LTV in SaaS: a 101
Any business needs actionable metrics. That is, ways to track how well they’re doing; measures to give insight into questions like:
- Is the product working well?
- Is service good?
- Are our customers happy?
- Are we making a profit?
One such metric for SaaS businesses is LTV, or lifetime value. Lifetime value in SaaS not only paints a detailed picture of performance, but can help to direct future efforts too.
So, here’s an overview of LTV in SaaS – from what it is, to what you can use it for.
LTV in SaaS explained
LTV is short for lifetime value. It’s a measure of how valuable a customer is to the business in terms of revenue over the course of the customer’s relationship with the business. It’s also known as CLV, or customer lifetime value.
Lifetime value, regardless of the business type, is tricky to calculate accurately. This is because it relies on knowing when customers are going to churn.
However, the typical equation for calculating lifetime value is:
So, you divide the average revenue you will get from a customer by how often your customers churn. Because this is not necessarily an easy thing to predict, this is then multiplied by 0.75 (or your gross margin rate), which gives a more conservative indication of customer lifetime value.
What LTV means for SaaS
In SaaS, the revenue of an account climbs steadily, with each monthly subscription payment adding to the revenue. This can mean that customers subscribing for a long time have a high lifetime value. (For instance, when compared with a business model in which a customer occasionally buys a new product/offering.)
With LTV in SaaS, it’s also much easier to predict how much a customer spends with you over a set time — say, the course of a year. You know they will spend X amount every month. So, you have a more accurate idea of the revenue you’ll get for the customer account during a fixed subscription period.
LTV in SaaS is important because it’s an actionable metric, telling you something that you can use to determine what to do next.
What is LTV used for?
Customer retention correlates highly with SaaS profitability. That is, the longer you have your customers, the more profitable your SaaS business is. By calculating LTV, then, you get a view of how well your business is performing.
Additionally, LTV is a useful tool for predicting future financial decisions. It helps you get an idea of where to allocate resources, how much you’ll have to work with to grow your business, and which areas to support more than others.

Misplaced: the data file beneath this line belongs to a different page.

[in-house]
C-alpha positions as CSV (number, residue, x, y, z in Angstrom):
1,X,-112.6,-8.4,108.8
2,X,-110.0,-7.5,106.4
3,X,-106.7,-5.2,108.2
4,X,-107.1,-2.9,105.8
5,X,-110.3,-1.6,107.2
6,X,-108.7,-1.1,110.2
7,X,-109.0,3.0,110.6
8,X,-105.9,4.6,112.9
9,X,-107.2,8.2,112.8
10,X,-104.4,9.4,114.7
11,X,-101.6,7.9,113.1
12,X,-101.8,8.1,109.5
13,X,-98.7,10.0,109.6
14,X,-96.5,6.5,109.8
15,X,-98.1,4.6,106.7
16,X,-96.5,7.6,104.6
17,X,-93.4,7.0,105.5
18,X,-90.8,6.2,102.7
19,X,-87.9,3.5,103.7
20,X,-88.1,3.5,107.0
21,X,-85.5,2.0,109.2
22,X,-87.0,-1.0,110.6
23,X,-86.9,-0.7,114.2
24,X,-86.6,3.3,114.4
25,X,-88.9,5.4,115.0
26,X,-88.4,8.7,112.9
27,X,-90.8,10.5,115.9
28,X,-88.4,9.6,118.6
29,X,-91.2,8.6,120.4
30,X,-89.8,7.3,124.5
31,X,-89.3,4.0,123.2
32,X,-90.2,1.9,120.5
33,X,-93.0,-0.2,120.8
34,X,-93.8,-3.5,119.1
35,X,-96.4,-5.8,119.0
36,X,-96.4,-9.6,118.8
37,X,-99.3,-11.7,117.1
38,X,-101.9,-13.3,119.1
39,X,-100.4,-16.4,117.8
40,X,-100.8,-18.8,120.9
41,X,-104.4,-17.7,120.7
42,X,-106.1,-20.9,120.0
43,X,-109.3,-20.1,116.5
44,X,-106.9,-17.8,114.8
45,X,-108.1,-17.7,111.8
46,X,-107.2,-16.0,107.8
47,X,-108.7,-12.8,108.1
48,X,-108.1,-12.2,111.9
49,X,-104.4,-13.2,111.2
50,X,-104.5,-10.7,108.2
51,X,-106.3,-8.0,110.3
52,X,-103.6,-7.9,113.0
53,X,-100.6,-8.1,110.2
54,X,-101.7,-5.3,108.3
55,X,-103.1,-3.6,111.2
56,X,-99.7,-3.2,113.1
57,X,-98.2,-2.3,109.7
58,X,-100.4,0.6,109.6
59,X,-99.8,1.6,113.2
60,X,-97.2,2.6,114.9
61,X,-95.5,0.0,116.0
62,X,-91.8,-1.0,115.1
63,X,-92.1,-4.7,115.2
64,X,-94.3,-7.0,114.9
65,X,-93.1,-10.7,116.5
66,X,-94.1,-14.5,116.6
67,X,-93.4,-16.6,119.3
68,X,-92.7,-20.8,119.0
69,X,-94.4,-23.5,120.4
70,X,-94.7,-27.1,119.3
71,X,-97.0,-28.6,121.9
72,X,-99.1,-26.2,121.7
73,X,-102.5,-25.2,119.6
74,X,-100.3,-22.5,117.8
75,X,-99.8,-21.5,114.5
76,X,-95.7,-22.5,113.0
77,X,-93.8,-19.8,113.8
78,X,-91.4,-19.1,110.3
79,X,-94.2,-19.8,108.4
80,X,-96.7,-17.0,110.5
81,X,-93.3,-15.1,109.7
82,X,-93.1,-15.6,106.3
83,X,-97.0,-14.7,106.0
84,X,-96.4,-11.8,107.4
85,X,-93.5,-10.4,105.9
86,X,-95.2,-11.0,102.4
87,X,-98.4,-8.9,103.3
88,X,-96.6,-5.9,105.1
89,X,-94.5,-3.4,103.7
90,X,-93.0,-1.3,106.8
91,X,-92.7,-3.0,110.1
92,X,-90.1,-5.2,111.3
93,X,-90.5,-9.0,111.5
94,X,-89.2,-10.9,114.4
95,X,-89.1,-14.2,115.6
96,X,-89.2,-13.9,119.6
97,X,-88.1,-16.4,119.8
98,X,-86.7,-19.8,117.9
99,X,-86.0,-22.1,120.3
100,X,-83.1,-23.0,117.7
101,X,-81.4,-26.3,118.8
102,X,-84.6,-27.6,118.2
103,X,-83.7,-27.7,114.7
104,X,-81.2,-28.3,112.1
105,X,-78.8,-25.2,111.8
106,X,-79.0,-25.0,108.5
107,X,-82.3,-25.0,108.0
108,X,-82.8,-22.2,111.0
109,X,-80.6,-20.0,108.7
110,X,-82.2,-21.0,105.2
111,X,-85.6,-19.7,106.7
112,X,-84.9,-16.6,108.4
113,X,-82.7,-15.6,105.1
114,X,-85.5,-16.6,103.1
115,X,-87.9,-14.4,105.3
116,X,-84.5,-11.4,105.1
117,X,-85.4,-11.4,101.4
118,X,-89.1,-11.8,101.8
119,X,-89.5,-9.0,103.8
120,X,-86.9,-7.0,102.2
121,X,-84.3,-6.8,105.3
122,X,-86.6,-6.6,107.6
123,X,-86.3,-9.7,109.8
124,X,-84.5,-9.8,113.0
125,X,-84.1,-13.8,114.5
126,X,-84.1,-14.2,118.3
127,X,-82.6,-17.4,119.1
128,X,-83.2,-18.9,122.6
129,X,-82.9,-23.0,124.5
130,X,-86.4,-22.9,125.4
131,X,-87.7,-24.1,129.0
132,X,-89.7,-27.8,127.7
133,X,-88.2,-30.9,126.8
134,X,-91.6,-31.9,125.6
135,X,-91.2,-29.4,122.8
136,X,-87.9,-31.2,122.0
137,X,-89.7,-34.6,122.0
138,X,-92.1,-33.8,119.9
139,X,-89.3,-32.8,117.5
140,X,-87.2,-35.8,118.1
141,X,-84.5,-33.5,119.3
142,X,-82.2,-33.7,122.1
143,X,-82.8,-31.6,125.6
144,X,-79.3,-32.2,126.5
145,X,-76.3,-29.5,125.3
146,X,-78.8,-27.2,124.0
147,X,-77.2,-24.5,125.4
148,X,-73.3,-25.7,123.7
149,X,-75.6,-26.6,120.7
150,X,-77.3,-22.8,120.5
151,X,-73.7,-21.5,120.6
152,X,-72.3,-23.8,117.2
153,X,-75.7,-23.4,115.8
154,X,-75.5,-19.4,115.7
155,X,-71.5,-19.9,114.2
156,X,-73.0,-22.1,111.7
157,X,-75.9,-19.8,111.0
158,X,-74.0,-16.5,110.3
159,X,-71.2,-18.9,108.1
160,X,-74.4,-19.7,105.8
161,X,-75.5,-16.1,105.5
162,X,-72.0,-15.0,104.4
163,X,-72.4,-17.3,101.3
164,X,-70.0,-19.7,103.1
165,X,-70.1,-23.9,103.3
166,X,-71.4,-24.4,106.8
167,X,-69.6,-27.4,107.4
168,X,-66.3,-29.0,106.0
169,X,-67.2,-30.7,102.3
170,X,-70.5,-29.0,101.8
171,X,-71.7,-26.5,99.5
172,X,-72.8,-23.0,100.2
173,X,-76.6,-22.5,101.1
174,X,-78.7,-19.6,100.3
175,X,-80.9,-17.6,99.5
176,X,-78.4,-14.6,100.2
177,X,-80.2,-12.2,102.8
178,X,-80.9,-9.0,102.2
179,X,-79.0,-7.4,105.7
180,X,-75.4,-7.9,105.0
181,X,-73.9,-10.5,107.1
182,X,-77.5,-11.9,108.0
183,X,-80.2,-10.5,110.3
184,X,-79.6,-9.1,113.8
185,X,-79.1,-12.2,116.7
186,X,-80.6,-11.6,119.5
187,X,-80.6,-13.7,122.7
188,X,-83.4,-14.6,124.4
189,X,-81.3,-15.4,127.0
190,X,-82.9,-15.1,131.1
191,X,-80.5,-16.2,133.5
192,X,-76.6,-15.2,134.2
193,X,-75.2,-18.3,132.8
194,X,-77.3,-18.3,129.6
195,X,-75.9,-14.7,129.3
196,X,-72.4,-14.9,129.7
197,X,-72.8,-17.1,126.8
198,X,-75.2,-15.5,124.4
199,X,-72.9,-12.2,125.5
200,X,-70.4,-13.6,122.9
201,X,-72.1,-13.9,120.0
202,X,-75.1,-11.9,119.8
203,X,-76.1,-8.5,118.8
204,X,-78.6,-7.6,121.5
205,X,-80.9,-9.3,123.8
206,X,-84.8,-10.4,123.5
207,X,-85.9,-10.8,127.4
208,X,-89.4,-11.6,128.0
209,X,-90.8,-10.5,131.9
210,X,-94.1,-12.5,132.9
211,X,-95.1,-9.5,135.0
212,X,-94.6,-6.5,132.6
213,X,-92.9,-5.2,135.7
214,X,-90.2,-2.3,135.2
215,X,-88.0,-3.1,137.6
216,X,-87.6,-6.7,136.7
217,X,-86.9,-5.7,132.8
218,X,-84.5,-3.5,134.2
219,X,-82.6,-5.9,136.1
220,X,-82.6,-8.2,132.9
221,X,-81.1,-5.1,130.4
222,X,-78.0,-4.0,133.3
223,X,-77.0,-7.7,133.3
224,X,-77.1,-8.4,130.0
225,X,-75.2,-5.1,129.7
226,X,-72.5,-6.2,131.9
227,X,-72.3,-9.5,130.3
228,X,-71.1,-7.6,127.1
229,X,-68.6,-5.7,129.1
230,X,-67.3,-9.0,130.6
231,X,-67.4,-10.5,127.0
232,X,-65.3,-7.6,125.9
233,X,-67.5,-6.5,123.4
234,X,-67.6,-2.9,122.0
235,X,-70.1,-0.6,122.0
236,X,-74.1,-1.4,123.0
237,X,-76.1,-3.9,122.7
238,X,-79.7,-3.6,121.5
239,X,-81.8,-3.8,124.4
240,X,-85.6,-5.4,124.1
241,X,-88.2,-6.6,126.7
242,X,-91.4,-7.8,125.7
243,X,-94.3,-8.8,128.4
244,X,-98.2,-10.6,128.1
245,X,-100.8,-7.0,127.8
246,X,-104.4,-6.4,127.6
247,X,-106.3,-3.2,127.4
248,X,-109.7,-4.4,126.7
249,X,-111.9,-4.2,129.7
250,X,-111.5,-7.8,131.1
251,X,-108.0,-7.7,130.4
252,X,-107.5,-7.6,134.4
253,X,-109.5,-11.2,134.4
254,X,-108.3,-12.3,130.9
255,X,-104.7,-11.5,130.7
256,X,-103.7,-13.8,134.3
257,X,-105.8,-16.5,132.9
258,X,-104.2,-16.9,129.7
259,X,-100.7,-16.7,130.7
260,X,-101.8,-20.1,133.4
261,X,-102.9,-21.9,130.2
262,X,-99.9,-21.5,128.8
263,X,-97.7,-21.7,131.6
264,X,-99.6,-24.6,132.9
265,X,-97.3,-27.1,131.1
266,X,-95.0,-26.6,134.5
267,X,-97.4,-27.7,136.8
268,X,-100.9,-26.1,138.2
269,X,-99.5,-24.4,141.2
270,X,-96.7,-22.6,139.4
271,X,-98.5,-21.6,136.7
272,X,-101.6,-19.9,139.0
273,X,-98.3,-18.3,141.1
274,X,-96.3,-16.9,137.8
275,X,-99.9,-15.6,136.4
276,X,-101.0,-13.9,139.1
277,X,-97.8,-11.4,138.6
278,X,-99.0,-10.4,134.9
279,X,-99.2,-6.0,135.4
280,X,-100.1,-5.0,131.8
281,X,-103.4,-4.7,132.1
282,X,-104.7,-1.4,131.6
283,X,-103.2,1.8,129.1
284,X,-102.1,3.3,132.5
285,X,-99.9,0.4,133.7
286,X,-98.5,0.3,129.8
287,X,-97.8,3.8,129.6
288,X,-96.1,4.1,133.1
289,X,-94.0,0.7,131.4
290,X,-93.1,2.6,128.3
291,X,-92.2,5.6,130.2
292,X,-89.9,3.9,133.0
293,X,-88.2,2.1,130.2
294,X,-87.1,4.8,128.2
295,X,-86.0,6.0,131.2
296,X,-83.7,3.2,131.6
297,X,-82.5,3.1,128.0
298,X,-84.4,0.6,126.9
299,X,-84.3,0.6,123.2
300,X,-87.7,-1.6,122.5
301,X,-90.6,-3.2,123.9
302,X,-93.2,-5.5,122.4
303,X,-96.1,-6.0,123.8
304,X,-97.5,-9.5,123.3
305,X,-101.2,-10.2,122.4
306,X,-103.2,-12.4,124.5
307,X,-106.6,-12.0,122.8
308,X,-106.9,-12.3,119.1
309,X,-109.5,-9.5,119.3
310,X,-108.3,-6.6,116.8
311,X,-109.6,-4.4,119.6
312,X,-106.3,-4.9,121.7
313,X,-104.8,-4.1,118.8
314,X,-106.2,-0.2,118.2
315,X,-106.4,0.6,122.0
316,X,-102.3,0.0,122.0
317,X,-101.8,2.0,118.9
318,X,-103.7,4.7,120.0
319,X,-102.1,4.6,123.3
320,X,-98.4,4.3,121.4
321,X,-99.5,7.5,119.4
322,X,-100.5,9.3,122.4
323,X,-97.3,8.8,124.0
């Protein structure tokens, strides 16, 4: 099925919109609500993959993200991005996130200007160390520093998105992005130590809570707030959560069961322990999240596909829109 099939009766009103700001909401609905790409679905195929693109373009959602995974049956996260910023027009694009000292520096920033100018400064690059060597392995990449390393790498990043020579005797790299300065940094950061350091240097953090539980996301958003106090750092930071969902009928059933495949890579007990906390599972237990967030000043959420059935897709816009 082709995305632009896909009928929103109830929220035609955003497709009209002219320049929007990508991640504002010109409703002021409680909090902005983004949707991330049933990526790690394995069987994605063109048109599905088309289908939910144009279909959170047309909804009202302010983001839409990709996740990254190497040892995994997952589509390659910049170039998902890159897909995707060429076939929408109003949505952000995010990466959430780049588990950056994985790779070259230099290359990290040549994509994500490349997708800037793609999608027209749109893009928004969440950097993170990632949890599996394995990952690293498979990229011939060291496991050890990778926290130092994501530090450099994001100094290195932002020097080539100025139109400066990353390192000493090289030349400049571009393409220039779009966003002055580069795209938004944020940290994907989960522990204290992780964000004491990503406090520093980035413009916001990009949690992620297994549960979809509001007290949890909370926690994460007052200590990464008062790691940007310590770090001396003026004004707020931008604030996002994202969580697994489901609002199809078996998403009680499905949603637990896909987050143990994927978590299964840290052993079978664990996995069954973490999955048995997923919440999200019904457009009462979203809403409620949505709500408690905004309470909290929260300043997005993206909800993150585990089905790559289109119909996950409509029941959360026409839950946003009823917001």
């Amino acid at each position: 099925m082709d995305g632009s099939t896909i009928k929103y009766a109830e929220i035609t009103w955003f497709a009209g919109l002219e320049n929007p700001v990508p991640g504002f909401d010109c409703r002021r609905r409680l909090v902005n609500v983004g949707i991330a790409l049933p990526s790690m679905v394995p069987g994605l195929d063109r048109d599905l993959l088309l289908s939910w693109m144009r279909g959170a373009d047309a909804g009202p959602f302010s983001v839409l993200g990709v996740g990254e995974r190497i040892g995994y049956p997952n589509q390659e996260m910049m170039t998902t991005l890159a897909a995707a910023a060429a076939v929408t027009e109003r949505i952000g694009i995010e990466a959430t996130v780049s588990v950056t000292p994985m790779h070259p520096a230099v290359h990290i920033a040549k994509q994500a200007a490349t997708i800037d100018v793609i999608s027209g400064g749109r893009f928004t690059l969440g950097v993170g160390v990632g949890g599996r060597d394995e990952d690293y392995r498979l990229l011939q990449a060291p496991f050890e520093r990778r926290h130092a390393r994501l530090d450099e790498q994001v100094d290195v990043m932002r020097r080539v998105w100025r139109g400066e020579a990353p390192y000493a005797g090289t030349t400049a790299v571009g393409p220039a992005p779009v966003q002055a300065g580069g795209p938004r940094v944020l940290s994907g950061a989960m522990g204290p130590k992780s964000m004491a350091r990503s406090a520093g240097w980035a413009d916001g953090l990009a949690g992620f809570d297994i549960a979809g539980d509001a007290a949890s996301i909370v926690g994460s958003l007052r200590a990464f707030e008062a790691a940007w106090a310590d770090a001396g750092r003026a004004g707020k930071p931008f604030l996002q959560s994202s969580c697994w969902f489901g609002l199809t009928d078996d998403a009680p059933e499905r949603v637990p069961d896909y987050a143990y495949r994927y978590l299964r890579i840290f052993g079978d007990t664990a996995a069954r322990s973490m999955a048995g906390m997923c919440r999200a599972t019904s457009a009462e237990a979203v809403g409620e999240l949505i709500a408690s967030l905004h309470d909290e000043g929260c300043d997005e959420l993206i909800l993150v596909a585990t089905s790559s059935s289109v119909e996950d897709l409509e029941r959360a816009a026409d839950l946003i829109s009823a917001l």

What do different LTV rates mean?
Depending on what your LTV rate looks like, you’ll need to take different actions.
• A low LTV
Low LTV in SaaS means that the lifetime value of your customers is below what you might expect.
This is particularly problematic if your LTV is lower than the cost of acquiring your customers — it means you’re losing money. (I.e., you’re paying more to get customers than you get back.)
Low LTV can also be a sign of a high churn rate, meaning you aren’t keeping customers for long enough. So, use it as a signal to check your churn rate. You can then analyse and improve any areas where your SaaS offering might be falling short.
Another cause for low LTV in SaaS is that your average revenue is low. This means that you may not be charging as much for your software/service as you could be. Or that your pricing strategy needs reviewing.
However, low LTV caused by low average revenue isn’t necessarily a bad thing. For instance, it may be because you’re supporting a large number of customers for a lower price — and the lifetime value adds up to a good level of profit.
• A high LTV
In SaaS, high LTV is the most desirable outcome. It suggests not only that you have high-paying customers, but that you are keeping them subscribed to you for a long time. (The core goal of any SaaS business.)
With a high LTV, you can start to consider spending more on customer acquisition. This, in turn, would allow you to scale your business further as you attract (and keep) more highly valuable customers.
• A fluctuating LTV
LTV in SaaS can fluctuate wildly from customer to customer or month to month. For example, this happens when:
- You have a small sample of customers
- You operate in an unclear market
- You’re currently expanding or adapting
These factors can create an unreliable churn rate due to changing customers and needs.
A fluctuating LTV is the hardest one to deal with. For some customers it suggests the business is doing well, and for others, it suggests there’s a problem.
When you have a fluctuating LTV, it’s a good idea to look at other, non-revenue-based SaaS metrics. Analysing measures such as satisfaction scores, for example, can give you an idea of whether your product is performing well or not.
LTV in SaaS: a powerful metric
While not the only metric at their disposal, lifetime value is a powerful metric for SaaS companies. It gives a clear indication of whether the company is doing well, whether it is ready to expand, and gives direction to future resource allocation. LTV in SaaS can vary wildly. But knowing what the different types of LTV scores mean provides a valuable insight into the present — and future — of the SaaS business.